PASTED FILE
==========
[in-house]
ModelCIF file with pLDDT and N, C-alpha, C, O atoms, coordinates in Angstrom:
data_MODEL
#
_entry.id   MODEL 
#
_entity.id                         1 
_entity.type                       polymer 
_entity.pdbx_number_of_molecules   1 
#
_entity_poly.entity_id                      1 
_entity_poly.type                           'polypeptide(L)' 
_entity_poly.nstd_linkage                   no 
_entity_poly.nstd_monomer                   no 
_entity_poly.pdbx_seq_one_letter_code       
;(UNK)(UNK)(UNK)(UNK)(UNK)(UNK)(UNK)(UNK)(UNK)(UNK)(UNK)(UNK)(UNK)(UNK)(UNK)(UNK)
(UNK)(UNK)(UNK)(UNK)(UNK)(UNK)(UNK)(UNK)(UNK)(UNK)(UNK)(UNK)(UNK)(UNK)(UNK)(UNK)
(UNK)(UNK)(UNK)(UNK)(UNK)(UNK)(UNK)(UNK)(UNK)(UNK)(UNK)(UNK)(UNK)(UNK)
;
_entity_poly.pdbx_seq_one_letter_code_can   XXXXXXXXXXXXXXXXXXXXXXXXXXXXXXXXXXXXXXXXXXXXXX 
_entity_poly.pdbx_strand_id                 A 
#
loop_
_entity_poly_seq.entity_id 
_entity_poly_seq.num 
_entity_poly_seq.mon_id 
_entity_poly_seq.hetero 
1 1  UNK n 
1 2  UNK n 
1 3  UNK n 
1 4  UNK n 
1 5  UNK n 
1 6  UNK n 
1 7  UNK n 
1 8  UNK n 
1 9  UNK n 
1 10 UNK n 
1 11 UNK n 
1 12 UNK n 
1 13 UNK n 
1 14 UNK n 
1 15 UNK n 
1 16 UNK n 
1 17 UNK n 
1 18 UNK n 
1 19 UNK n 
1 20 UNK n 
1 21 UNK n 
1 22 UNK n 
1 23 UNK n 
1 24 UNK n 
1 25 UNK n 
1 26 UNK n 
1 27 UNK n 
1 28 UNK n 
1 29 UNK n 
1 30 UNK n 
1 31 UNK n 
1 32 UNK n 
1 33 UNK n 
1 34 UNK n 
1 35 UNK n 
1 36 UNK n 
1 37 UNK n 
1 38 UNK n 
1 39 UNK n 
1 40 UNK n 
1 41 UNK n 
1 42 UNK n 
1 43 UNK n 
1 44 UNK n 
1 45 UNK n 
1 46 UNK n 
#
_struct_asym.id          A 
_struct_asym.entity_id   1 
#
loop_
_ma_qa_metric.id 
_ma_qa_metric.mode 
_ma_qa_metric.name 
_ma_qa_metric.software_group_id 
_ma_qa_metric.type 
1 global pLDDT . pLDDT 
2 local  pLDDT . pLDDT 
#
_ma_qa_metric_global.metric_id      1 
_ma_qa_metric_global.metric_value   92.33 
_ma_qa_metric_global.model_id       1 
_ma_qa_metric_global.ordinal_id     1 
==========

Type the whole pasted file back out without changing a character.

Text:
[in-house]
ModelCIF file with pLDDT and N, C-alpha, C, O atoms, coordinates in Angstrom:
data_MODEL
#
_entry.id   MODEL 
#
_entity.id                         1 
_entity.type                       polymer 
_entity.pdbx_number_of_molecules   1 
#
_entity_poly.entity_id                      1 
_entity_poly.type                           'polypeptide(L)' 
_entity_poly.nstd_linkage                   no 
_entity_poly.nstd_monomer                   no 
_entity_poly.pdbx_seq_one_letter_code       
;(UNK)(UNK)(UNK)(UNK)(UNK)(UNK)(UNK)(UNK)(UNK)(UNK)(UNK)(UNK)(UNK)(UNK)(UNK)(UNK)
(UNK)(UNK)(UNK)(UNK)(UNK)(UNK)(UNK)(UNK)(UNK)(UNK)(UNK)(UNK)(UNK)(UNK)(UNK)(UNK)
(UNK)(UNK)(UNK)(UNK)(UNK)(UNK)(UNK)(UNK)(UNK)(UNK)(UNK)(UNK)(UNK)(UNK)
;
_entity_poly.pdbx_seq_one_letter_code_can   XXXXXXXXXXXXXXXXXXXXXXXXXXXXXXXXXXXXXXXXXXXXXX 
_entity_poly.pdbx_strand_id                 A 
#
loop_
_entity_poly_seq.entity_id 
_entity_poly_seq.num 
_entity_poly_seq.mon_id 
_entity_poly_seq.hetero 
1 1  UNK n 
1 2  UNK n 
1 3  UNK n 
1 4  UNK n 
1 5  UNK n 
1 6  UNK n 
1 7  UNK n 
1 8  UNK n 
1 9  UNK n 
1 10 UNK n 
1 11 UNK n 
1 12 UNK n 
1 13 UNK n 
1 14 UNK n 
1 15 UNK n 
1 16 UNK n 
1 17 UNK n 
1 18 UNK n 
1 19 UNK n 
1 20 UNK n 
1 21 UNK n 
1 22 UNK n 
1 23 UNK n 
1 24 UNK n 
1 25 UNK n 
1 26 UNK n 
1 27 UNK n 
1 28 UNK n 
1 29 UNK n 
1 30 UNK n 
1 31 UNK n 
1 32 UNK n 
1 33 UNK n 
1 34 UNK n 
1 35 UNK n 
1 36 UNK n 
1 37 UNK n 
1 38 UNK n 
1 39 UNK n 
1 40 UNK n 
1 41 UNK n 
1 42 UNK n 
1 43 UNK n 
1 44 UNK n 
1 45 UNK n 
1 46 UNK n 
#
_struct_asym.id          A 
_struct_asym.entity_id   1 
#
loop_
_ma_qa_metric.id 
_ma_qa_metric.mode 
_ma_qa_metric.name 
_ma_qa_metric.software_group_id 
_ma_qa_metric.type 
1 global pLDDT . pLDDT 
2 local  pLDDT . pLDDT 
#
_ma_qa_metric_global.metric_id      1 
_ma_qa_metric_global.metric_value   92.33 
_ma_qa_metric_global.model_id       1 
_ma_qa_metric_global.ordinal_id     1 